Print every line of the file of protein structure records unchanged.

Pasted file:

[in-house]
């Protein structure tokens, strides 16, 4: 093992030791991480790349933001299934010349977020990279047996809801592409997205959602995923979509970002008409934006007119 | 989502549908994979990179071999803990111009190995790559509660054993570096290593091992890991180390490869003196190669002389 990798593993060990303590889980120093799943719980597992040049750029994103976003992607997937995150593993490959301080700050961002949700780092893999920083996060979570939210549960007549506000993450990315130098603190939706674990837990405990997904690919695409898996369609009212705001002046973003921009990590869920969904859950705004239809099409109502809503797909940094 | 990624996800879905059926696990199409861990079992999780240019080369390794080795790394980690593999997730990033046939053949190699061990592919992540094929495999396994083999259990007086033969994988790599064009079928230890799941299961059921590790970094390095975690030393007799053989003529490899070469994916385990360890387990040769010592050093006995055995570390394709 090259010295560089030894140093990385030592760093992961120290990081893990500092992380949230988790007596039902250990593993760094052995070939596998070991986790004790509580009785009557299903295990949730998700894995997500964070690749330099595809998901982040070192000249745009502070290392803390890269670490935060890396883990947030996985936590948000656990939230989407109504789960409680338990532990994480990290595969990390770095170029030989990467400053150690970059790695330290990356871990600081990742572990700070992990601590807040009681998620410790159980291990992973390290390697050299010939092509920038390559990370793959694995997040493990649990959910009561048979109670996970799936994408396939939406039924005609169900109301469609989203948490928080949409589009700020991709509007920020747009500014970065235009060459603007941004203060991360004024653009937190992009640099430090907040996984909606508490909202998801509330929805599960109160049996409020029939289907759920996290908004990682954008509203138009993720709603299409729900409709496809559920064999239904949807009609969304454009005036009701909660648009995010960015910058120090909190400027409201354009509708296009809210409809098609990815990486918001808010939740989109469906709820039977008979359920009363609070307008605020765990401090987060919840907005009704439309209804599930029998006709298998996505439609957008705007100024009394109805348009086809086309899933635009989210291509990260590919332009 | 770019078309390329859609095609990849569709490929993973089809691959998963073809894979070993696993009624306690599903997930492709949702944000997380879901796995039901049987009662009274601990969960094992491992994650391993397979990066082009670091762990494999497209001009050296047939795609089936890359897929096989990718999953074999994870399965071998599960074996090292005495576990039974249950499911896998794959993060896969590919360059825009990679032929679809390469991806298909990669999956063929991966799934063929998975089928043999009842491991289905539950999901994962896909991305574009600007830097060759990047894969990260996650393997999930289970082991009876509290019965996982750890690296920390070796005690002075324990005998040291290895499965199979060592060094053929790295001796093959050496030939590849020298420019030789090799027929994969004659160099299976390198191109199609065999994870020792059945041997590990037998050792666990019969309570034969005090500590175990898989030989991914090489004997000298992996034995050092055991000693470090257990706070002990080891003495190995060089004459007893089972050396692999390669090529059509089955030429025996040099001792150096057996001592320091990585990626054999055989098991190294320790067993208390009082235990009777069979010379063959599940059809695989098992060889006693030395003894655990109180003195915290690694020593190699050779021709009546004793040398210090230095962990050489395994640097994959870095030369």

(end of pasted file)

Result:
[in-house]
């Protein structure tokens, strides 16, 4: 093992030791991480790349933001299934010349977020990279047996809801592409997205959602995923979509970002008409934006007119 | 989502549908994979990179071999803990111009190995790559509660054993570096290593091992890991180390490869003196190669002389 990798593993060990303590889980120093799943719980597992040049750029994103976003992607997937995150593993490959301080700050961002949700780092893999920083996060979570939210549960007549506000993450990315130098603190939706674990837990405990997904690919695409898996369609009212705001002046973003921009990590869920969904859950705004239809099409109502809503797909940094 | 990624996800879905059926696990199409861990079992999780240019080369390794080795790394980690593999997730990033046939053949190699061990592919992540094929495999396994083999259990007086033969994988790599064009079928230890799941299961059921590790970094390095975690030393007799053989003529490899070469994916385990360890387990040769010592050093006995055995570390394709 090259010295560089030894140093990385030592760093992961120290990081893990500092992380949230988790007596039902250990593993760094052995070939596998070991986790004790509580009785009557299903295990949730998700894995997500964070690749330099595809998901982040070192000249745009502070290392803390890269670490935060890396883990947030996985936590948000656990939230989407109504789960409680338990532990994480990290595969990390770095170029030989990467400053150690970059790695330290990356871990600081990742572990700070992990601590807040009681998620410790159980291990992973390290390697050299010939092509920038390559990370793959694995997040493990649990959910009561048979109670996970799936994408396939939406039924005609169900109301469609989203948490928080949409589009700020991709509007920020747009500014970065235009060459603007941004203060991360004024653009937190992009640099430090907040996984909606508490909202998801509330929805599960109160049996409020029939289907759920996290908004990682954008509203138009993720709603299409729900409709496809559920064999239904949807009609969304454009005036009701909660648009995010960015910058120090909190400027409201354009509708296009809210409809098609990815990486918001808010939740989109469906709820039977008979359920009363609070307008605020765990401090987060919840907005009704439309209804599930029998006709298998996505439609957008705007100024009394109805348009086809086309899933635009989210291509990260590919332009 | 770019078309390329859609095609990849569709490929993973089809691959998963073809894979070993696993009624306690599903997930492709949702944000997380879901796995039901049987009662009274601990969960094992491992994650391993397979990066082009670091762990494999497209001009050296047939795609089936890359897929096989990718999953074999994870399965071998599960074996090292005495576990039974249950499911896998794959993060896969590919360059825009990679032929679809390469991806298909990669999956063929991966799934063929998975089928043999009842491991289905539950999901994962896909991305574009600007830097060759990047894969990260996650393997999930289970082991009876509290019965996982750890690296920390070796005690002075324990005998040291290895499965199979060592060094053929790295001796093959050496030939590849020298420019030789090799027929994969004659160099299976390198191109199609065999994870020792059945041997590990037998050792666990019969309570034969005090500590175990898989030989991914090489004997000298992996034995050092055991000693470090257990706070002990080891003495190995060089004459007893089972050396692999390669090529059509089955030429025996040099001792150096057996001592320091990585990626054999055989098991190294320790067993208390009082235990009777069979010379063959599940059809695989098992060889006693030395003894655990109180003195915290690694020593190699050779021709009546004793040398210090230095962990050489395994640097994959870095030369």